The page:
Your skin is naturally brown, and you have dark hair and brown eyes. In the sun, your skin darkens further, and you only burn if you spend absolutely ages in the sun. It’s unlikely you’ll develop skin cancer caused by the sun, but you could still face major wrinkling if you don’t use sunscreen. You can afford to go for SPF 15 or lower.


You have black skin, black hair and dark brown eyes. Your skin gets darker in the sun, but only burns after extreme exposure. People with your skin type rarely develop skin cancer caused by the sun, but it’s worth using sunscreen anyway to protect you from premature ageing. Sunscreen with SPF 15 if you intend to spend the day in the sun, or even lower for everyday use, will work best for you.

Tips For Avoiding Skin Cancer:

• Stay out of the sun between 11am and 3pm – if you have to be outdoors, head for the shade
• Wear at least SPF 15 sunscreen and reapply every two hours – understand that a higher SPF indicates that it provides stronger protection, but not for a greater length of time, so no matter what SPF you use, you’ll still need to reapply at least every two hours
• The higher the SPF, the better the sunscreen is at protecting you from skin cancer and ageing. Make sure you’re using one that safeguards you against not only UVB rays, but also UVA – an often-overlooked type of ultraviolet light that scientist say does just as much damage
• Apply sunscreen everywhere – don’t miss your ears! And apply generously as you would a moisturiser – research shows that most people only put on half as much as they should
• Wear sunglasses and a hat to protect your face, neck and ears – sunscreen alone may not be enough to safeguard these delicate areas. Realise that sunscreen does not protect you completely on its own, so if you’re spending hours in the sun, throw on a loose, light-coloured t-shirt too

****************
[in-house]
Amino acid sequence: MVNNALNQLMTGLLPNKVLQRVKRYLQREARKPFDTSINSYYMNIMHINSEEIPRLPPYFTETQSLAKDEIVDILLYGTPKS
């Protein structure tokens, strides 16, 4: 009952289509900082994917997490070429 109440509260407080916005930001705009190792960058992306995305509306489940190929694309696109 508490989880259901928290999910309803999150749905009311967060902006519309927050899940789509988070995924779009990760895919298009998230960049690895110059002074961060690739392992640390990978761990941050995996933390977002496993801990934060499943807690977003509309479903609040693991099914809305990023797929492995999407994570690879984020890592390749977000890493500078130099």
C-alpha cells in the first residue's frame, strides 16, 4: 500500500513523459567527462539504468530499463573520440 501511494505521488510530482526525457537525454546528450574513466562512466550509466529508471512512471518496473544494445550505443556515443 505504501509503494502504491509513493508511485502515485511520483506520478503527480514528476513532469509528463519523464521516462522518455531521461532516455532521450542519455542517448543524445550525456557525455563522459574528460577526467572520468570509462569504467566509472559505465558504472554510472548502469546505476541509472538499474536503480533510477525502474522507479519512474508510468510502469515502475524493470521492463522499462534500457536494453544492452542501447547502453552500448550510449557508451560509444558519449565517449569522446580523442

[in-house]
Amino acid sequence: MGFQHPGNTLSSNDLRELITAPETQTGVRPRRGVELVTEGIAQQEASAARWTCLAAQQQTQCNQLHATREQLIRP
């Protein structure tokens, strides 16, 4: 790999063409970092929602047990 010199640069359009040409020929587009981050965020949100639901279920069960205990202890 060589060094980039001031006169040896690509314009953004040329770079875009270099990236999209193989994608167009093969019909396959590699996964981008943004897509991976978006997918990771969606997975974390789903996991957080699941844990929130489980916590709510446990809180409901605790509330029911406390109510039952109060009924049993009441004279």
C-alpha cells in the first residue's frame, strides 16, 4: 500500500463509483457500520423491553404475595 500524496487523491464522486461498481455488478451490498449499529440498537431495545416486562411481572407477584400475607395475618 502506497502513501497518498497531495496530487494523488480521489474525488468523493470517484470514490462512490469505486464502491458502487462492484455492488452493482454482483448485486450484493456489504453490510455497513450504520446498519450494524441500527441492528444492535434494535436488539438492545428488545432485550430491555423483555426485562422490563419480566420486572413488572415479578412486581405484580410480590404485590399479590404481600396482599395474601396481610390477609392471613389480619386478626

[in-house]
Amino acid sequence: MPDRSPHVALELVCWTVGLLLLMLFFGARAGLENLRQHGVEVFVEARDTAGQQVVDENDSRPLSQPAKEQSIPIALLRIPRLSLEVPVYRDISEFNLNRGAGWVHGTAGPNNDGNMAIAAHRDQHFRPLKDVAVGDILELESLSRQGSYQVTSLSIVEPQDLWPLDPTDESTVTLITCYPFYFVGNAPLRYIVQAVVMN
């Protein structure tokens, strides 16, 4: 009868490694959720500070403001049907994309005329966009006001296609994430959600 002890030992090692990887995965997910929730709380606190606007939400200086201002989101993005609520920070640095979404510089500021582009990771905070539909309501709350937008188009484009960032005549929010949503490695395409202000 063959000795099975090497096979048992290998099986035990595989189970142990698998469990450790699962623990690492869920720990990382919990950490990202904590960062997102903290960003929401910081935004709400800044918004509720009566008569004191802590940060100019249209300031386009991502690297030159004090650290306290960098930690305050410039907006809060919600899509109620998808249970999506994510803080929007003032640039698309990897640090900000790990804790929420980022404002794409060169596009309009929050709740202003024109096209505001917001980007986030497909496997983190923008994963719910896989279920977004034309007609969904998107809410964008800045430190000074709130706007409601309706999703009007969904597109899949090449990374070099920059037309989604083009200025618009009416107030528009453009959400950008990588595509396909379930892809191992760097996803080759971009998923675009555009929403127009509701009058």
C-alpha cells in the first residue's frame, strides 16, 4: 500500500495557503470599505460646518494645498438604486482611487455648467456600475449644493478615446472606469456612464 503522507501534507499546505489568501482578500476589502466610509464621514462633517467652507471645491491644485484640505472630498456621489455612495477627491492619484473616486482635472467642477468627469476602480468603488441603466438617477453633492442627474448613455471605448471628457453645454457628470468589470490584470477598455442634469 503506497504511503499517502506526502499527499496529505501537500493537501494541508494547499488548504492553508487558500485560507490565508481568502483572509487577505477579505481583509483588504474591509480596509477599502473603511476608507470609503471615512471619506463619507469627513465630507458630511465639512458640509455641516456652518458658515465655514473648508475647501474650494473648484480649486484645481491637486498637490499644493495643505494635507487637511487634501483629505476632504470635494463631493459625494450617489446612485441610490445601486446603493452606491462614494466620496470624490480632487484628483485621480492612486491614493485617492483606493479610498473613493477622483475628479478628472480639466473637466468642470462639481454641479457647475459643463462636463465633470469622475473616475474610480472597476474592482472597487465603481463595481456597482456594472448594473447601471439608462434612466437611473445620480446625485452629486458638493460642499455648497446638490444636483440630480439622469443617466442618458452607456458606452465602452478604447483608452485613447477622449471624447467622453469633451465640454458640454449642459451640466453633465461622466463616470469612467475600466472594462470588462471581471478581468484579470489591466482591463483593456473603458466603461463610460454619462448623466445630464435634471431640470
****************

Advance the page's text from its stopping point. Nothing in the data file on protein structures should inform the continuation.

• Avoid sunbeds, and resist the urge to sunbathe
• Remember that self-tanning products, tanning moisturisers and tanning oil do not contain any UV protection at all
• Whatever your skin type, don’t let your skin burn
• Don’t forget that harmful UVA and UVB rays can still get through the atmosphere and burn you even on a cloudy day
• The sun’s rays are especially damaging to children, so make sure kids are protected with sunscreen, hats and clothes at all times and keep babies out of the sun altogether

Some people argue that a high SPF will cut out too much Vitamin D, which the body needs. However, for fairer skinned people the skin cancer risk outweighs the benefits, especially since you can also get Vitamin D through your diet, according to the British Skin Foundation. They recommend sunscreen with a lower SPF to darker skinned people, who are more likely to develop Vitamin D deficiencies.

If you notice any worrying changes in your skin, or if a mole changes colour or shape, contact a doctor, who will refer you to a dermatologist if necessary.